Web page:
As a plumbing and heating company, winter is a busy time of year for us. Many households across the UK will experience heating problems over the next few weeks. Having been relatively inactive over the summer, boilers are prone to suffering from breakdowns when they are forced back to life over the long winter period. Customers can hope to avoid unexpected (and expensive!) breakdowns by servicing their boilers annually. Like people, boilers require regular maintenance to function to the best of their ability. Now that we’re on the other side of Christmas, we’ve come up with a list of common problems that can lead to boiler problems over winter. While certain problems can be resolved with some handy DIY, most heating related issues require the expertise of a Gas Safe registered engineer.
Boiler problems: Frozen condensate pipes
If you live in the UK, frozen condensate pipes are a problem that is almost exclusive to the winter period. Modern, condensing boilers have a pipe which transports acidic water away from the boiler itself. This pipe usually runs outside into a drain, so it has a high risk of freezing over the winter period. Luckily, condensate pipes are easy to identify. You will see several pipes that enter and exit the main body of your boiler. Look for a plastic pipe that leads outside of your property, into a drain. You can then defrost the pipe yourself by pouring warm water over it.
Some heating issues are not necessarily due to boiler problems. A faulty thermostat, for example, can really throw your heating off. While it may be that your thermostat has simply malfunctioned or lost accuracy over time, it’s always worth double checking whether this is the case. For instance, it’s possible that your thermostat has been physically knocked to the wrong time or schedule. It’s also worth considering whether your home is simply warmer than you think. Your thermostat won’t allow the boiler to heat your home higher than the temperature it has been set to. If this is the case, you should increase the temperature in small increments until you find the right temperature for your home.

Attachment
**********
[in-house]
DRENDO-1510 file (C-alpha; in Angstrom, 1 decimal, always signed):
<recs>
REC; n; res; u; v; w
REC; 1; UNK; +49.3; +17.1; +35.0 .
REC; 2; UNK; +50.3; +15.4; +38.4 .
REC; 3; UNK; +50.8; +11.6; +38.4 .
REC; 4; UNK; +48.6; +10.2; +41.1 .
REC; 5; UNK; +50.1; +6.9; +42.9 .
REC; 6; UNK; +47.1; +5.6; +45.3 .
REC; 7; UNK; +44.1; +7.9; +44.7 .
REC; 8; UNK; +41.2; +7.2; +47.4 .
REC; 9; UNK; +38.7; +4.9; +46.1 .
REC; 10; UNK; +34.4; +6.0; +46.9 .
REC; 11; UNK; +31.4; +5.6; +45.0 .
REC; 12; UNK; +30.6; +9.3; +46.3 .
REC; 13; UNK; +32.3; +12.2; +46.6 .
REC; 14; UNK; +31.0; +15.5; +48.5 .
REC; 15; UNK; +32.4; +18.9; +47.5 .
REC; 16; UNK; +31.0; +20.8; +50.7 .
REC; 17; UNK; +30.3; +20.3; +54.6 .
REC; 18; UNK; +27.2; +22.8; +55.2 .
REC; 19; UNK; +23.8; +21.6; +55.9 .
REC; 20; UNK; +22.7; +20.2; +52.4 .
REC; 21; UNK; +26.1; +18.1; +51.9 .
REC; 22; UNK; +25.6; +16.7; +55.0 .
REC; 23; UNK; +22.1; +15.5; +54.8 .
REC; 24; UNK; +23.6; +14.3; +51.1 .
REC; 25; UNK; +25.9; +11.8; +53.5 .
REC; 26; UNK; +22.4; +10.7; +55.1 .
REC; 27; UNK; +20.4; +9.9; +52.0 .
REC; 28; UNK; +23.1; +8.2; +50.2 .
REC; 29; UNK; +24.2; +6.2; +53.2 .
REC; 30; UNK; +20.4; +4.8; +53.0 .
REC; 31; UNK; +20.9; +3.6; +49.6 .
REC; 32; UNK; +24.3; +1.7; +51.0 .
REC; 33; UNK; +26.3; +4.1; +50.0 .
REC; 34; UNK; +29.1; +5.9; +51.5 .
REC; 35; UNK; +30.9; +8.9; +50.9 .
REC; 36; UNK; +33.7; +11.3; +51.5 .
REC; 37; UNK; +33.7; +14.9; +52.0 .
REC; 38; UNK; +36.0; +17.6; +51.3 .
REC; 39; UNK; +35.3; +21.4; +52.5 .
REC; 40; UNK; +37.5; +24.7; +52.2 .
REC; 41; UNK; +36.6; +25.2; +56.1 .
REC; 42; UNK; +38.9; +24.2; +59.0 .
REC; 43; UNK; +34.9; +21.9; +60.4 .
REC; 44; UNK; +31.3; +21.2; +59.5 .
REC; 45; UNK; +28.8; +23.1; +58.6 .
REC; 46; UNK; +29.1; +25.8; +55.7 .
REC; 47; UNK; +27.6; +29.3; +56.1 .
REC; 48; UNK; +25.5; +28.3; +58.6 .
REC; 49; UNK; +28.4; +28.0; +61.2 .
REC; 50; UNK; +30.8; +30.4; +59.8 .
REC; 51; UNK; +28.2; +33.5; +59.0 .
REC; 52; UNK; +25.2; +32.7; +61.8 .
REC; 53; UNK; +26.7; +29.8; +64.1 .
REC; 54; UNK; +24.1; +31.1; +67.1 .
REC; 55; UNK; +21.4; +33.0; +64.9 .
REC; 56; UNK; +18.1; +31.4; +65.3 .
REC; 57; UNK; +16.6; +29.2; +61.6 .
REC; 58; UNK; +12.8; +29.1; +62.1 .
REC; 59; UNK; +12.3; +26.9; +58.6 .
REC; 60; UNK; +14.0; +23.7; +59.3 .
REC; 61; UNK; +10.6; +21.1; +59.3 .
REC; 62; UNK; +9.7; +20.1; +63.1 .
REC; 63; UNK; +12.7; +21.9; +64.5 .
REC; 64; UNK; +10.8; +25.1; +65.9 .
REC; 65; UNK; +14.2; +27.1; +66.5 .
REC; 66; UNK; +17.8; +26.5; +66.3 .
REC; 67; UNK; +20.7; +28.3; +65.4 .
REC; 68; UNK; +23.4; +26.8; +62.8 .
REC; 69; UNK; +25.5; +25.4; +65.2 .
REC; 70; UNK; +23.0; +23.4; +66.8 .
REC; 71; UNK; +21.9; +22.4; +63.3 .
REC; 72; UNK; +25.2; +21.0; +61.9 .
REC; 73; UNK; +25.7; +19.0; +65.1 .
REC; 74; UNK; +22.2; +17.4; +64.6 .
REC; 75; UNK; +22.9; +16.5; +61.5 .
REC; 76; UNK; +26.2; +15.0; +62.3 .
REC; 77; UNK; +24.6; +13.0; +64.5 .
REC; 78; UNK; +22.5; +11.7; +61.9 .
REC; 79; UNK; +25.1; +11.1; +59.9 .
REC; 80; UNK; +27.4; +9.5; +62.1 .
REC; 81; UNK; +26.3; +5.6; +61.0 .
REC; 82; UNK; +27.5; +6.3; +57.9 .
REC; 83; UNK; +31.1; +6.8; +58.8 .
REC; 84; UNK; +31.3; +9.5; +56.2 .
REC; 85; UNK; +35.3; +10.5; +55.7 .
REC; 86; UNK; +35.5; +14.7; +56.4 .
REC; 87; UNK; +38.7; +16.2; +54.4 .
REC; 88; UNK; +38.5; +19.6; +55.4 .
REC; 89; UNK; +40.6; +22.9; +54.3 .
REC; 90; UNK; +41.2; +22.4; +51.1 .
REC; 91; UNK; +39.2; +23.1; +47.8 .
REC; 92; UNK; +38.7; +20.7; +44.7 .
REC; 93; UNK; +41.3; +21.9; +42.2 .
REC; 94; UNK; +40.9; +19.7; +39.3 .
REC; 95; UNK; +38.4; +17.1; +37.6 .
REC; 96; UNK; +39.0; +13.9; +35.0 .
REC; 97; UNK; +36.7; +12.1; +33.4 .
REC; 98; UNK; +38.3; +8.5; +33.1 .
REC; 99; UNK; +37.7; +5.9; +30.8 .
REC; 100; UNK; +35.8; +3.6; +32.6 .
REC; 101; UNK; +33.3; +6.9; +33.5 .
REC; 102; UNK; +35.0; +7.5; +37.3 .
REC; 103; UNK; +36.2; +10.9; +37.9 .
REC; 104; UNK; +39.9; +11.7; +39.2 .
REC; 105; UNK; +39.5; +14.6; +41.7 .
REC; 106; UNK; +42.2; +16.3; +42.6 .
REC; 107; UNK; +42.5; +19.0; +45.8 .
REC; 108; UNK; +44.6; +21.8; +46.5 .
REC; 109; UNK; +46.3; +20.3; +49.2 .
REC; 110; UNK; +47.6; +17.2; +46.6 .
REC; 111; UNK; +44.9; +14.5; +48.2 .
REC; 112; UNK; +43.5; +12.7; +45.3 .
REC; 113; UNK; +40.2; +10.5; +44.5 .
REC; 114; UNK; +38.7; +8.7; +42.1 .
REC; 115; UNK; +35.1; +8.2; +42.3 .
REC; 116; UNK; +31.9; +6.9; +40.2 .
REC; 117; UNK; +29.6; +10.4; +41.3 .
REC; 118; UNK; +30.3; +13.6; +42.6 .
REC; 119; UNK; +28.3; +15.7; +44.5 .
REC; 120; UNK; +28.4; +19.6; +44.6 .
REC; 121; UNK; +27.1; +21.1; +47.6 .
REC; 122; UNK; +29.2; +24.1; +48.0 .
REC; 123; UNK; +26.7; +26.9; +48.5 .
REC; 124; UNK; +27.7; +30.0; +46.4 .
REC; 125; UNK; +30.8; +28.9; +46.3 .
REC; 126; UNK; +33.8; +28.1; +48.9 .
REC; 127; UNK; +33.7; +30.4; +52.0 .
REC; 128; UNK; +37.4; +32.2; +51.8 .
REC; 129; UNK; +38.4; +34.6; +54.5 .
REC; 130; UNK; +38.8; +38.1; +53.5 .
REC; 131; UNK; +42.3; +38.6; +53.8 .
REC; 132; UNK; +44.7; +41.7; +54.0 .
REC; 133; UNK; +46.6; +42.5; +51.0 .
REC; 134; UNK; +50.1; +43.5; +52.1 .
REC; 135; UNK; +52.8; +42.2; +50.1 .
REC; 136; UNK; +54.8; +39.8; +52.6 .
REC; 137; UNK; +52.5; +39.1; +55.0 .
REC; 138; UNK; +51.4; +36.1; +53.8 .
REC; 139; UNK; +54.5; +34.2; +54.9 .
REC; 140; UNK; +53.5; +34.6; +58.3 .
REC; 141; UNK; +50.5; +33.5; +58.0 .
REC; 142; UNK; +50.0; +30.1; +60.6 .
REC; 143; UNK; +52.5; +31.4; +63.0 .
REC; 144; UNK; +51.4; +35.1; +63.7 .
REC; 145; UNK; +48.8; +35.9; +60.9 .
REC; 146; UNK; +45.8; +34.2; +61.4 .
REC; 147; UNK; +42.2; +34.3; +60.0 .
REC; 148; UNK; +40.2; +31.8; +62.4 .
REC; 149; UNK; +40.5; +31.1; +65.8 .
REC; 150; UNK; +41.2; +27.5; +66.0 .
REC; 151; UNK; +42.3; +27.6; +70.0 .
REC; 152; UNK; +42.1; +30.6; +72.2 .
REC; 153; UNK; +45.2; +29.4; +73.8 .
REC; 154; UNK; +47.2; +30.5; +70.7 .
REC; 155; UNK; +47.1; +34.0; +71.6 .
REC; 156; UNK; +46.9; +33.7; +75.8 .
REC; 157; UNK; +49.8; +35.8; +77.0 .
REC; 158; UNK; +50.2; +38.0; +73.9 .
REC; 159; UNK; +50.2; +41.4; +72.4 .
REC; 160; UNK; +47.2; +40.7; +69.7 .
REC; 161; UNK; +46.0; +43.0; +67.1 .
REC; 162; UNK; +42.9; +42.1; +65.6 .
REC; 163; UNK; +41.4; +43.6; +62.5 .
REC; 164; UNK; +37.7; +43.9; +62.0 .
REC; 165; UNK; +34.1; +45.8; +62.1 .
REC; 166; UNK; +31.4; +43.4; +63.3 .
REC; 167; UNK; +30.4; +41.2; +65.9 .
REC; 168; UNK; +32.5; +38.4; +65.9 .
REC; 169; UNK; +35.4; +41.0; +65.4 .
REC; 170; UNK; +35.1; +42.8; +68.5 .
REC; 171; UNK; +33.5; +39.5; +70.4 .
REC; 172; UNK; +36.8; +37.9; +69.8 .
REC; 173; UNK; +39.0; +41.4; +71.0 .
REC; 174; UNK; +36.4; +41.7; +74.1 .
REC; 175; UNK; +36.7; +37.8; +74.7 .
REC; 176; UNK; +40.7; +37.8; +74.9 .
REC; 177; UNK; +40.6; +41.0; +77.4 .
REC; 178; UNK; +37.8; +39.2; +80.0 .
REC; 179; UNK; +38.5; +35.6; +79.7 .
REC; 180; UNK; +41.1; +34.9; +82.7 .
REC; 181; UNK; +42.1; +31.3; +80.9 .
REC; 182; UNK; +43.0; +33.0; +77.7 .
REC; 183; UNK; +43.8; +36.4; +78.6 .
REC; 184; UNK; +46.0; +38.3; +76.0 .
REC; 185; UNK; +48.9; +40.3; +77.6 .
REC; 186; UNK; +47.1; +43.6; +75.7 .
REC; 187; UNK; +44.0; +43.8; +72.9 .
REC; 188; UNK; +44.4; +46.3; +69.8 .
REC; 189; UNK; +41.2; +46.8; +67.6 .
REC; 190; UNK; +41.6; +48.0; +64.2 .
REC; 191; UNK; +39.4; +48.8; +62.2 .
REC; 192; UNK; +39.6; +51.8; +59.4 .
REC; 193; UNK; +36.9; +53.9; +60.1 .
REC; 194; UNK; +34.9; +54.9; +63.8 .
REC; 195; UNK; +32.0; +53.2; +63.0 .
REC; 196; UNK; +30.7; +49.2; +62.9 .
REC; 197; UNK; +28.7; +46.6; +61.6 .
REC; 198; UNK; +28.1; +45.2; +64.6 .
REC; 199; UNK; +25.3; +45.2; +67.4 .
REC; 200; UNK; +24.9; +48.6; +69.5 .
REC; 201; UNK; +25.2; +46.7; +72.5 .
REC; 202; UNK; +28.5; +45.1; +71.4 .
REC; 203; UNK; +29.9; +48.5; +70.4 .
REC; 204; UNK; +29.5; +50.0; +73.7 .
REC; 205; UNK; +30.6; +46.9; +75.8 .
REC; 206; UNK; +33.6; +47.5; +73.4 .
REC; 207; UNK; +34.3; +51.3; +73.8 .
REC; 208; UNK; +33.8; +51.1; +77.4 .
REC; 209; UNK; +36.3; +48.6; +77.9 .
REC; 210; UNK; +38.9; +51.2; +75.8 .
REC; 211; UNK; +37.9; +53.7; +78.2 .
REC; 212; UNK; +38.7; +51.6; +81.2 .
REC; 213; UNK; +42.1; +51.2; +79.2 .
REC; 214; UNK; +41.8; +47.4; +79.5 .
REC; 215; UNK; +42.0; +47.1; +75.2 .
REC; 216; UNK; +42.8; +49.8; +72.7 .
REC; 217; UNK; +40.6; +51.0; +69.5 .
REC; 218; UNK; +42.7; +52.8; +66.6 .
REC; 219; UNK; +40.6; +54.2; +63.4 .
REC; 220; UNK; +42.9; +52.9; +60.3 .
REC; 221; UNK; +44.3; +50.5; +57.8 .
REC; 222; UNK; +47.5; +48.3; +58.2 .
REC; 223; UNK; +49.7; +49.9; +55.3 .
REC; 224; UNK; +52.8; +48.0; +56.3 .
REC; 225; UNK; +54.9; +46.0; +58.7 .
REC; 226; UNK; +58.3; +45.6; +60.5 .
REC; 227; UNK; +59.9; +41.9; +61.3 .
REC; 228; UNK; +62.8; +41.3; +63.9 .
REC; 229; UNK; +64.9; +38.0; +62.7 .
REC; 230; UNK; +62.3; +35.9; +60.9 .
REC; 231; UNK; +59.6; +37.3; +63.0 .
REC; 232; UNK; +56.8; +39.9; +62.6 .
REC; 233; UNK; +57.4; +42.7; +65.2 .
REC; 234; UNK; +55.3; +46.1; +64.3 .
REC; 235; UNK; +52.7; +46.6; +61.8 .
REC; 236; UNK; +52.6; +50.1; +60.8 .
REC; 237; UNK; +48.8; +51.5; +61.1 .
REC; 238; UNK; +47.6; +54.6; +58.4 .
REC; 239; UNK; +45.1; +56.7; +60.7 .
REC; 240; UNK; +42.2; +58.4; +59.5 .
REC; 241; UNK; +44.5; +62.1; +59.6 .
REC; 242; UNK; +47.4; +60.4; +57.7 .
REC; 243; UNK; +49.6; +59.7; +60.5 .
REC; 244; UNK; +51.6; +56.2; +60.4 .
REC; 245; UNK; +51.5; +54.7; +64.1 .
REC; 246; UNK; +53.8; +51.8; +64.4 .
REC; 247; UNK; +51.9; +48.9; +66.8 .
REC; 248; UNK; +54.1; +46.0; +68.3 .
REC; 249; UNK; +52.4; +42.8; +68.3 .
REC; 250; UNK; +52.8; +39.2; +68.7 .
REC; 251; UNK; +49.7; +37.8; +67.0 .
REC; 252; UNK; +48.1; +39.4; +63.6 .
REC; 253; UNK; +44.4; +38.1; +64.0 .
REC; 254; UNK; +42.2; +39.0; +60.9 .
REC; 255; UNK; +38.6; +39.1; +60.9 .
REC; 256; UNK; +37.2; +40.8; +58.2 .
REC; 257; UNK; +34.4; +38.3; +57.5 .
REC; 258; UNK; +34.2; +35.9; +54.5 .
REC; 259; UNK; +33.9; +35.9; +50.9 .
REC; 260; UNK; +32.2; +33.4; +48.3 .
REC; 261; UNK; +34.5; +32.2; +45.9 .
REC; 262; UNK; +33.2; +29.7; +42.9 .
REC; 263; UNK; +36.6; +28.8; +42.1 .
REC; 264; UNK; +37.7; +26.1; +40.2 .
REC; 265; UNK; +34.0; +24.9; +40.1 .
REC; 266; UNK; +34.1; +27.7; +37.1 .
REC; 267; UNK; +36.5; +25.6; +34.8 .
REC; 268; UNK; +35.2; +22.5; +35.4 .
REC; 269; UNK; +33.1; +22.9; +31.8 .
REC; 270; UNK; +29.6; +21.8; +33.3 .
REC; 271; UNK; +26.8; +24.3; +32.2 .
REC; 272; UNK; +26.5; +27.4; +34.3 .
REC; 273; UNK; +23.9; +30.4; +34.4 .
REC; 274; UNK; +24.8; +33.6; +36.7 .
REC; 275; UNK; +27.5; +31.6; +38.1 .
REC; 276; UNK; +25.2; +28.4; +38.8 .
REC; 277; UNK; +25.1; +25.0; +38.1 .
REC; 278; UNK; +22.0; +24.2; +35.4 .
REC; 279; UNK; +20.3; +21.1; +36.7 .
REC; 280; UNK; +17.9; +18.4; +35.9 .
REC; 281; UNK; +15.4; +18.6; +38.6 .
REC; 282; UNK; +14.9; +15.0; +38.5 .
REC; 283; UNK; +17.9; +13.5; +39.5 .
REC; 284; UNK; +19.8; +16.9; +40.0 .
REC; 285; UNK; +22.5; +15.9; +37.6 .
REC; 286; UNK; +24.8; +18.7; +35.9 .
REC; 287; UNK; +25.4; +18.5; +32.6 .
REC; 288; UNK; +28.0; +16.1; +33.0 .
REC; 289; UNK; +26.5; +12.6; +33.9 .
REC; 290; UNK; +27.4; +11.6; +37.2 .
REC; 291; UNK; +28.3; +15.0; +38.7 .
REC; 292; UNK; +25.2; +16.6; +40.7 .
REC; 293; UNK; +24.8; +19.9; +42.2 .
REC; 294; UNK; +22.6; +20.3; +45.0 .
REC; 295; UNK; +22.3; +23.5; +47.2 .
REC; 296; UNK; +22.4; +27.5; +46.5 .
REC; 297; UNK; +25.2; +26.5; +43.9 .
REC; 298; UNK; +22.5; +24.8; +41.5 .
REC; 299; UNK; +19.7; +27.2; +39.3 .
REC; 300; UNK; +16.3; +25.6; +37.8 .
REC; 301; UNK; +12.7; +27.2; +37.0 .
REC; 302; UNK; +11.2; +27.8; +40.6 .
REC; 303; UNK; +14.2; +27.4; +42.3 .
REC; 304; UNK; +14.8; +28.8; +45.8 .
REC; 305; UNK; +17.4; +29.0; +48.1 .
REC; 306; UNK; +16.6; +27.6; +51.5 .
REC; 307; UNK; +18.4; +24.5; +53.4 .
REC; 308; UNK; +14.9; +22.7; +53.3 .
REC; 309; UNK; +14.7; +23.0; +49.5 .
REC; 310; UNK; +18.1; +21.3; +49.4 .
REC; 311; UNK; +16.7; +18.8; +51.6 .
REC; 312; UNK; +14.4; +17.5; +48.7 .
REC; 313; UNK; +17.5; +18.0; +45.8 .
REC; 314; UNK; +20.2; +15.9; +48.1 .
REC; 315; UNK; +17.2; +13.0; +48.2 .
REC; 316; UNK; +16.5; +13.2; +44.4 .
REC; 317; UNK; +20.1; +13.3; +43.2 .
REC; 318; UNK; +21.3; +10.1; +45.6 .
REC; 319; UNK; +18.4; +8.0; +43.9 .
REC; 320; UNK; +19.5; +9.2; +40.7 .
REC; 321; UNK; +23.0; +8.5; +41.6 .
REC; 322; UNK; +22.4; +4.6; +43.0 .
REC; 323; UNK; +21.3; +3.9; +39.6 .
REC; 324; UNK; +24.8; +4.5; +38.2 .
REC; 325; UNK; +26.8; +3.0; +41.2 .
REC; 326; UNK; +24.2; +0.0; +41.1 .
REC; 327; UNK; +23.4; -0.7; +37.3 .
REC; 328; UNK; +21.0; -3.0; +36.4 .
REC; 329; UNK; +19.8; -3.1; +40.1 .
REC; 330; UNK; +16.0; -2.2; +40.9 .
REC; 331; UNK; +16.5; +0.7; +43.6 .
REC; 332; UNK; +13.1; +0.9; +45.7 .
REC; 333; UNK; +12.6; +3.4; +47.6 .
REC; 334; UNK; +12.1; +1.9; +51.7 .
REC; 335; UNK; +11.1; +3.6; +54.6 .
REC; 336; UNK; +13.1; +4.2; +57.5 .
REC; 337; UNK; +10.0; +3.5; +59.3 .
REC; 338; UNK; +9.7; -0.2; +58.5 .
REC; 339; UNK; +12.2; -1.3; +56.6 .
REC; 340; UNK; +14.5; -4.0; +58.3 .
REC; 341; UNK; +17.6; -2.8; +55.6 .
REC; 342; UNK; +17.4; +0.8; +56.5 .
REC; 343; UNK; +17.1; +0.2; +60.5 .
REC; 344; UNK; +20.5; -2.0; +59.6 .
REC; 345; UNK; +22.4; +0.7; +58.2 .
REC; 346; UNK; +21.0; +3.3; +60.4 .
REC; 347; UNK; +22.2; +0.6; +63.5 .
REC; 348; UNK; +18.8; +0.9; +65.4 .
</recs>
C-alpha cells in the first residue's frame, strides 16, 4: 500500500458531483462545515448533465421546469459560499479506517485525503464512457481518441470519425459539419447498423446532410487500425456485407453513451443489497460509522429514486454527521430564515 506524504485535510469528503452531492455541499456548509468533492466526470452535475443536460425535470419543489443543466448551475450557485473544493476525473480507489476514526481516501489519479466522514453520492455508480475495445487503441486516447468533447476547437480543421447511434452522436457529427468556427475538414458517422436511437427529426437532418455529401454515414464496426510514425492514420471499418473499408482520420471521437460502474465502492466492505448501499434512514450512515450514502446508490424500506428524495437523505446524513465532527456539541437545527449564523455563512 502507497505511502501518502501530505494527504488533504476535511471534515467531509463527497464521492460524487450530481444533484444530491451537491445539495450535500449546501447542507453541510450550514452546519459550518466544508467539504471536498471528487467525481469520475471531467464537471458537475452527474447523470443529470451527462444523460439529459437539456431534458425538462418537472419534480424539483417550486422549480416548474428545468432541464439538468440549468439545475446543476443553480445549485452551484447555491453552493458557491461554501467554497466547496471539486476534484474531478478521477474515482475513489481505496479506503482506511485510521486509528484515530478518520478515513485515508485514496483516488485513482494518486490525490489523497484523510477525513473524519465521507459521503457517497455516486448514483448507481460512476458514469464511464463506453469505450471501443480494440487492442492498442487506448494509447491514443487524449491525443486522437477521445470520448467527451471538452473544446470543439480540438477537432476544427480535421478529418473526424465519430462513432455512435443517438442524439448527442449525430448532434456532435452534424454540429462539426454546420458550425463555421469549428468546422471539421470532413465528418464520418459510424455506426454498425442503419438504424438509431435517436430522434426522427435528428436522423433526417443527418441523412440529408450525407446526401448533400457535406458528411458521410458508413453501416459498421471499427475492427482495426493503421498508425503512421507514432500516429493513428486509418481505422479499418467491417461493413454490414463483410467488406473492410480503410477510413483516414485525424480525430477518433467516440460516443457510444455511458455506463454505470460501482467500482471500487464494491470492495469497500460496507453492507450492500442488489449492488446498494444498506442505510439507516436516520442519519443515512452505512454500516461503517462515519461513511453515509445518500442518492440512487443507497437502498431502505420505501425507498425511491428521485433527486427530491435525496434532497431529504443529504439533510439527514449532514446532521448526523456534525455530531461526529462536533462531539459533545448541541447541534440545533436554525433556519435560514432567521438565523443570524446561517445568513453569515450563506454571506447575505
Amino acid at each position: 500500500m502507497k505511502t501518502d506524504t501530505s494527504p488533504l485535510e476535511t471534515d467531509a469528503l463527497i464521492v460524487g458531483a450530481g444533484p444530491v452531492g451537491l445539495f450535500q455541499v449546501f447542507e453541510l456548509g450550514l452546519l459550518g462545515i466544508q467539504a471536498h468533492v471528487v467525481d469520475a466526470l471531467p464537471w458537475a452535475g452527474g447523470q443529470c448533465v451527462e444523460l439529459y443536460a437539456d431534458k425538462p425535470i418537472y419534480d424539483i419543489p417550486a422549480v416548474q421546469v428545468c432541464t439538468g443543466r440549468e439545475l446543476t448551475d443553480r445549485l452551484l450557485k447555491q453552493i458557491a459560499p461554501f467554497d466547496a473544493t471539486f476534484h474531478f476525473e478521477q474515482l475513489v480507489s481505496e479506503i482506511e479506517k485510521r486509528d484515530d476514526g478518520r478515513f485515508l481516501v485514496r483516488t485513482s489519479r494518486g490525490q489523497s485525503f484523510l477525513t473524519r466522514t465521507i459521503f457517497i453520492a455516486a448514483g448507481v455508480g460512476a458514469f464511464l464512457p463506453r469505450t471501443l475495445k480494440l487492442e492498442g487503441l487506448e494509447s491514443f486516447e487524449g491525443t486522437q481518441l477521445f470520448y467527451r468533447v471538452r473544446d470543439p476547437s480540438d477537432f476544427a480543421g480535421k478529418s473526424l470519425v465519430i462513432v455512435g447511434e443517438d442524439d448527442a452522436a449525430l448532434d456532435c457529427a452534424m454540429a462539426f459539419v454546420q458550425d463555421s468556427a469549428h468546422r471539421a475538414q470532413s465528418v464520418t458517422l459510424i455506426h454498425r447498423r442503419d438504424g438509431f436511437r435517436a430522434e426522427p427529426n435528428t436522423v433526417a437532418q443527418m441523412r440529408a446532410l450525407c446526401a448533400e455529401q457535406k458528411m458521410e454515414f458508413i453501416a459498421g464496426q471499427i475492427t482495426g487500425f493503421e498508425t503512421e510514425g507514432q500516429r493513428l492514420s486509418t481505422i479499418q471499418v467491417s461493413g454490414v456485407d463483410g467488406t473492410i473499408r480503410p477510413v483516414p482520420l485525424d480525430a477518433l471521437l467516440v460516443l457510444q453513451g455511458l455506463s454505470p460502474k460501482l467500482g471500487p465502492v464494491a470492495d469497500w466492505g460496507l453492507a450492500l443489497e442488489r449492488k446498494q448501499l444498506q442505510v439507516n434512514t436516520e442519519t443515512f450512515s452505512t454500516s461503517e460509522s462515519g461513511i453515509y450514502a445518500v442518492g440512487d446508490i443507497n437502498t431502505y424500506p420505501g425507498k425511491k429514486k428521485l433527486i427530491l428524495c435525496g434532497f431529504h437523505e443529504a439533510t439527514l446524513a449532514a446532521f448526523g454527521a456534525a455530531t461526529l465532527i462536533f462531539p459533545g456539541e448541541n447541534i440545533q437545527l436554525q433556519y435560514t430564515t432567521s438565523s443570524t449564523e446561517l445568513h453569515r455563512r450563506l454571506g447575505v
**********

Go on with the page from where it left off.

Boiler problems: Strange noises
If you can hear your boiler making markedly strange noises, it’s generally a sign of boiler problems. Air in the system and low water pressure are common causes of this. Another example is kettling, which is a strange, rumbling noise that sounds like a boiling kettle. This occurs when lime scale builds up on your boiler’s heat exchanger. When sludge builds up in your boiler, it can restrict the flow of water within the heat exchanger, causing it to steam and boil. Kettling means that your boiler must work harder to operate efficiently. This shortens the lifespan of the systems and makes it more expensive to run. If your central heating system makes banging, whistling or gurgling noises, it’s always worth calling out a Gas Safe registered engineer to resolve the problem.